Today's Intel

Jan. 16, 2018

BLOOMBERG

Palestinian leaders called on President Mahmoud Abbas to withdraw recognition of Israel and break off security cooperation, in a move that follows the Trump administration naming Jerusalem as the Israeli capital.

Japanese national broadcaster NHK issued a false alert about a N. Korean missile launch, adding to questions about the reliability of early-warning systems after a similar incident in Hawaii.

The new U.S. Embassy in London, criticized last week by President Donald Trump as too expensive and poorly located, opened its doors to the public Tuesday for the first time.

Ethiopia said it's preparing to release 528 detainees including the chairman of an opposition party, state-affiliated media reported, in what would be the first round of pardons announced by the government this month.

January's cryptocurrency selloff got fresh impetus on Tuesday when bitcoin slumped as much as 20 percent, as the prospect of regulatory crackdowns appeared to spread.

AP Top Stories

Wall Street's main indexes rose sharply on Tuesday, with the Dow hitting the 26,000 mark for the first time, as the fourth-quarter earnings season kicked into high gear.

Thirteen malnourished siblings, ranging in age from 2 to 29, were rescued by police in California from a house where some of them had been chained to beds, and their parents have been charged with torture, officials said on Monday.

American citizens who wish to visit North Korea should write a will, make funeral arrangements and designate carers for their children and pets, a chilling travel advisory from the US State Department has warned.

Two suicide bombers blew themselves up at a busy street market in central Baghdad on Monday, in back-to-back explosions that killed at least 38 people, Iraqi health and police officials said.

Israel's justice ministry said Monday it had fined pharmaceutical giant Teva $22 million for bribing foreign officials in a settlement that spares the company a potential criminal trial.

Pope Francis flew in to Chile's capital Monday night for a visit expected to be met with protests over sexual abuse by priests and confronted by many Chileans deeply skeptical about the Roman Catholic Church.

The top U.S. military officer, Marine General Joseph Dunford, said on Monday he was committed to the U.S.-Pakistan relationship, which has been strained in recent weeks as Washington piles pressure on Islamabad to crack down on militants.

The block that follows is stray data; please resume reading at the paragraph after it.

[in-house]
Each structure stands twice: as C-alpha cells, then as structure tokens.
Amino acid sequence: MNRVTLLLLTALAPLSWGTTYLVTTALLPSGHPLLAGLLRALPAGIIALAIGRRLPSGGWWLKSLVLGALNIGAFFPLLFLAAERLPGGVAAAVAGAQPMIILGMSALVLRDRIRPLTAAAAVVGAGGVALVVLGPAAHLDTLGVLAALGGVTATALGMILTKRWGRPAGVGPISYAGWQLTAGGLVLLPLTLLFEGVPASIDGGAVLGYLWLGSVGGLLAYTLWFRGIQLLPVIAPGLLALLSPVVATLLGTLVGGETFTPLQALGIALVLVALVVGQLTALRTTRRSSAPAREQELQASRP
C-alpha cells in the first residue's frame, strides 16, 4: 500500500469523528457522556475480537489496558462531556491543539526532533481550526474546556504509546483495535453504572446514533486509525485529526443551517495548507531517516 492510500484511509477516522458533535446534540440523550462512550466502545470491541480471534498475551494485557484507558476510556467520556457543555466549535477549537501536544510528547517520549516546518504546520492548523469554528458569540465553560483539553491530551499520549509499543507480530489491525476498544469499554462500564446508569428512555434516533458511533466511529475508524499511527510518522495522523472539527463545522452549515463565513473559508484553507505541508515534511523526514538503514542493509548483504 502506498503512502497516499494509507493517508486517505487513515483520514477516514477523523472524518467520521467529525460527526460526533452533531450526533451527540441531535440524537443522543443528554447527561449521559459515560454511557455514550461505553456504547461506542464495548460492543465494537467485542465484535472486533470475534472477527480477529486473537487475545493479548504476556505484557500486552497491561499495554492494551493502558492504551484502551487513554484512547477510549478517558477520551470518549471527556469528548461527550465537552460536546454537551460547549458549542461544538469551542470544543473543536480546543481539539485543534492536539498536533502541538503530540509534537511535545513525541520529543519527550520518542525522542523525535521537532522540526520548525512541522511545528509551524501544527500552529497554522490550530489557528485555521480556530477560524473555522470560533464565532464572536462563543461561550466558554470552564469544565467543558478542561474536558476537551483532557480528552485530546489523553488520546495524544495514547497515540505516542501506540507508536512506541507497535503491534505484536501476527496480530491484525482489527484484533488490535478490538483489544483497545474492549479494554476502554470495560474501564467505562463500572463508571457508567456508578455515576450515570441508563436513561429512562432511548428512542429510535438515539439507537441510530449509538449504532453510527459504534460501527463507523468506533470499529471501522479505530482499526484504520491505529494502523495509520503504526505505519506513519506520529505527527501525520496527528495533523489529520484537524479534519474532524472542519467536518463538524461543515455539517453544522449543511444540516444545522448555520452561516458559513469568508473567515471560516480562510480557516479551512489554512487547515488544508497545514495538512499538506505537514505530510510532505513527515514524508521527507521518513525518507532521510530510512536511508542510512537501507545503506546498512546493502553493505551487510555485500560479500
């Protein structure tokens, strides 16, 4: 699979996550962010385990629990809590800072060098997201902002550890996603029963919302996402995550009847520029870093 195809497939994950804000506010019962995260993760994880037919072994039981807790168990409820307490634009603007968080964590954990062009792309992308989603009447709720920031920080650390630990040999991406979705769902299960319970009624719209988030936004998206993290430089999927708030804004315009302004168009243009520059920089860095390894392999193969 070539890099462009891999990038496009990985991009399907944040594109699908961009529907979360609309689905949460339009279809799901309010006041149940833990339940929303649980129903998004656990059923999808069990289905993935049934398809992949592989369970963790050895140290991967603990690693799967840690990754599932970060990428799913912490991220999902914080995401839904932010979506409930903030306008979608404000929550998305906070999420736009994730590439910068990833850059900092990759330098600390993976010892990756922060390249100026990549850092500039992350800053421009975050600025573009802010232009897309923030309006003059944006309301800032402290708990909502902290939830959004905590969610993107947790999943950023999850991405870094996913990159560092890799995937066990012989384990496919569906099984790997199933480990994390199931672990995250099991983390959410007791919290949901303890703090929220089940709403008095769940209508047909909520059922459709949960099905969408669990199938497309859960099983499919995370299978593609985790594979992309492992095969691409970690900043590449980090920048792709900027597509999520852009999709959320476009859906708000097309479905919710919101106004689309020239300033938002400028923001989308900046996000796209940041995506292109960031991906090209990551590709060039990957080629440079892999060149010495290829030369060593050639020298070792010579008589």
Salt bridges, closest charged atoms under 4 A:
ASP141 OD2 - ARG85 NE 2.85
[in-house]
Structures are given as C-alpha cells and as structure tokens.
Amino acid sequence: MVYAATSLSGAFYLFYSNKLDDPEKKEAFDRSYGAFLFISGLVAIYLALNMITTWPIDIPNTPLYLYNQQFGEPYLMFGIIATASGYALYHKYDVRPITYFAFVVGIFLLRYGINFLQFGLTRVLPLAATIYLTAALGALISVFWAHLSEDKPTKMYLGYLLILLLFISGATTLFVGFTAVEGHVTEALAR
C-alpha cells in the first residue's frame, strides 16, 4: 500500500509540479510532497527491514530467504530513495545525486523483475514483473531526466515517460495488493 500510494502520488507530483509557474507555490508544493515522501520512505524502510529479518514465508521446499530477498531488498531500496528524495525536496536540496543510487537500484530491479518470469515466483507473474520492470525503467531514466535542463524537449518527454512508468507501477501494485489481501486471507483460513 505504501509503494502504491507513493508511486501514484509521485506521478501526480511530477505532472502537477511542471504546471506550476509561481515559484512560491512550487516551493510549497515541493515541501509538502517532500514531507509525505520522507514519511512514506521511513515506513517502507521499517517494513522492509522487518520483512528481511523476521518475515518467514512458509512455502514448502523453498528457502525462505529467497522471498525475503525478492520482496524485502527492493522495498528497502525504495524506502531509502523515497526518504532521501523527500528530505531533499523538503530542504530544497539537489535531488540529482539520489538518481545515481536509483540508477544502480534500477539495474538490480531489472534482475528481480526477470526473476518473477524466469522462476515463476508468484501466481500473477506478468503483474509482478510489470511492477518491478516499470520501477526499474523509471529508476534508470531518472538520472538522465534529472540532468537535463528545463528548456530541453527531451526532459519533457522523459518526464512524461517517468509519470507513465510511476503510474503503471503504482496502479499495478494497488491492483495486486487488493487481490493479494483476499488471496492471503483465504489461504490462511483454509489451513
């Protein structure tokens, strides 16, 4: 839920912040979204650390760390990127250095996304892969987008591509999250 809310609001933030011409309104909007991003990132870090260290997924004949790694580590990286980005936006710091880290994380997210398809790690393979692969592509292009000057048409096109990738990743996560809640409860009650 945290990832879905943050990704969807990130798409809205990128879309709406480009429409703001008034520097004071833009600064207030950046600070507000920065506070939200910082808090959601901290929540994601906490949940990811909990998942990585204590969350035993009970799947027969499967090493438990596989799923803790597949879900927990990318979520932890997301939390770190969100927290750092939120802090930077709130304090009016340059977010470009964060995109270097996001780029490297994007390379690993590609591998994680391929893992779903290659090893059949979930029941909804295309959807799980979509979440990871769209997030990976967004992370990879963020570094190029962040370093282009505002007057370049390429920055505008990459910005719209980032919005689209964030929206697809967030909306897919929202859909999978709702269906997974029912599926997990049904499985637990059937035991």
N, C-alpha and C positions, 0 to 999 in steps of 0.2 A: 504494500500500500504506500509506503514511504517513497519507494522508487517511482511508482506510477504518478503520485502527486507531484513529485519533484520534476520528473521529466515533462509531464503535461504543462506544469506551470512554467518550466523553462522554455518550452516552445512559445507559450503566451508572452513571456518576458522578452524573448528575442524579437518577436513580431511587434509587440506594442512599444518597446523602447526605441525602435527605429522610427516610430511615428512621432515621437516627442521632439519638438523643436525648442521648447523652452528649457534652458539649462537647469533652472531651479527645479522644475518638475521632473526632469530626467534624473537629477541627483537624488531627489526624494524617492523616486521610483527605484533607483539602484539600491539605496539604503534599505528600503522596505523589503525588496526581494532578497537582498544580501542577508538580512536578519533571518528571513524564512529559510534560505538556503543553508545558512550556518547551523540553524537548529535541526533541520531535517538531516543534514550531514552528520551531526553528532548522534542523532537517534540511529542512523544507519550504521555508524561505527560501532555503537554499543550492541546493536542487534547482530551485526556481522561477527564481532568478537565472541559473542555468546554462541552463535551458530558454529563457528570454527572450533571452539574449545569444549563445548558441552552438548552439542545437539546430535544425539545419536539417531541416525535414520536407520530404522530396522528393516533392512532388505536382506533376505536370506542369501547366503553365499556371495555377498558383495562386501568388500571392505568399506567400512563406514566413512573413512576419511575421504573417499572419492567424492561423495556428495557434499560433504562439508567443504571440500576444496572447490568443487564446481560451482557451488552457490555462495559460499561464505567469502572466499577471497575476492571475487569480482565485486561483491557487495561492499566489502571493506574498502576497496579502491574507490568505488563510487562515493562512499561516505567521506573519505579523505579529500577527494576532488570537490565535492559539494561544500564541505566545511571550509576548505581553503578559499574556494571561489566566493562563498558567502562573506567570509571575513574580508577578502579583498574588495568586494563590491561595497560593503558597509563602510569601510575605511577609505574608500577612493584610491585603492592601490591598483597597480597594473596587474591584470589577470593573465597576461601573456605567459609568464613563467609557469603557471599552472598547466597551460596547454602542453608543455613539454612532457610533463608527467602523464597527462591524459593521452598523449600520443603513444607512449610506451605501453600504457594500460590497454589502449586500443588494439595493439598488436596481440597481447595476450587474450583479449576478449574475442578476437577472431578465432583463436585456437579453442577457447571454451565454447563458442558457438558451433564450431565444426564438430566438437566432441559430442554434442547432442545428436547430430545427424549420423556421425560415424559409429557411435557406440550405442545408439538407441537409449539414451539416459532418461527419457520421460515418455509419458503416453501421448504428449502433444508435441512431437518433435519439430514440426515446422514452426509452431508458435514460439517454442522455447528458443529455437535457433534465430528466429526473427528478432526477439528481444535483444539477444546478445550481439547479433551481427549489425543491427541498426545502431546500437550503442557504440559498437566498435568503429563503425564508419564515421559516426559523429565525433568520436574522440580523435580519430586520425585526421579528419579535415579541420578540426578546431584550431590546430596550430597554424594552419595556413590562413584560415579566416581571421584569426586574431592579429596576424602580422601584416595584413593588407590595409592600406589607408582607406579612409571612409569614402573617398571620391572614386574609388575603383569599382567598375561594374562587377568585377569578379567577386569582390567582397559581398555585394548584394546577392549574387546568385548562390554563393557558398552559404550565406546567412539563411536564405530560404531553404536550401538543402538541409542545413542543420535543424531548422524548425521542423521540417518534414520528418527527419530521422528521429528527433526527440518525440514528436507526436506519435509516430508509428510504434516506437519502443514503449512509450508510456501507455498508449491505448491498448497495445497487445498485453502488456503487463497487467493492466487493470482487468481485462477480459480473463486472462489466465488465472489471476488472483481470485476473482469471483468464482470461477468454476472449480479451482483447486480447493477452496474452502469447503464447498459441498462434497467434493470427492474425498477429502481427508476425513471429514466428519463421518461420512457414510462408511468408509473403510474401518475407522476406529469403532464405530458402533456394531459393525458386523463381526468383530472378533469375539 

Myanmar and Bangladesh have agreed to repatriate hundreds of thousands of displaced Rohingya within a two-year period, Dhaka said Tuesday, the first concrete timeline given for the refugees' return despite many refusing to go back to their homeland.

Philippine President Rodrigo Duterte personally made a decision to let China conduct scientific research off the Philippines' Pacific coast, his spokesman said on Monday, despite concern among critics about threats to maritime sovereignty.

Turkey's president said Sunday the country will launch a military assault on a Kurdish enclave in northern Syria "in the coming days" and urged the U.S. to support its efforts.

Four mobile cranes purchased by the United States arrived Monday at a rebel-held port in Yemen, the United Nations said, after months of delays imposed by the Saudi-led coalition. The cranes will boost the capacity of the Huthi-controlled Hodeida port to receive food, fuel and medical supplies as Yemen remains on the brink of famine after nearly three years of war.

The US-led coalition fighting the Islamic State group said on Sunday it was working to create a 30,000-strong border security force in northern Syria, drawing sharp condemnation from Turkey.

Pope Francis said on Monday he was really afraid about the danger of nuclear war and that the world now stood at "the very limit".

Tunisian police arrested 41 more protesters after fresh violent protests against austerity measures in the North African country, the interior ministry said on Monday, bringing the number of arrested to around 850.

The United Arab Emirates accused neighboring Qatar of "intercepting" two Emirati passenger planes en route to Bahrain on Monday in the latest incident between the Gulf rivals.

Transgender Americans are openly enlisting in the U.S. military for the first time, saying they feel confident that court rulings blocking Republican President Donald Trump's ban on their service will stand.

Raytheon Company's RTN Integrated Defense Systems (IDS) business segment recently secured a contract worth $641.6 million to perform Ballistic Missile Defense System (BMDS) test related activities for multiple radar platforms. Work related to this will be carried out in Huntsville, AL and Colorado Springs, CO.

BBC

Nine people in California have been charged after they handed out food to the homeless, violating a rule about sharing food in public places.

Nigeria's military says it has released 244 "repentant" Boko Haram suspects who have undergone rehabilitation. The authorities say they have been de-radicalized and can re-enter society, but critics are skeptical about whether they have repented.

December set the record for the least amount of sunshine seen in Moscow, Russian weather experts said. "The sun didn't come out even once for the entire month."

WND

Three levels of selfie addiction: borderline, acute, and chronic. Those who take three selfies in a day but don't post them on social media fall into the borderline category. Those who post at least three per day are considered acute, and those who have an "uncontrollable urge" to take selfies all the time and post at least six on social media per day are considered chronic.

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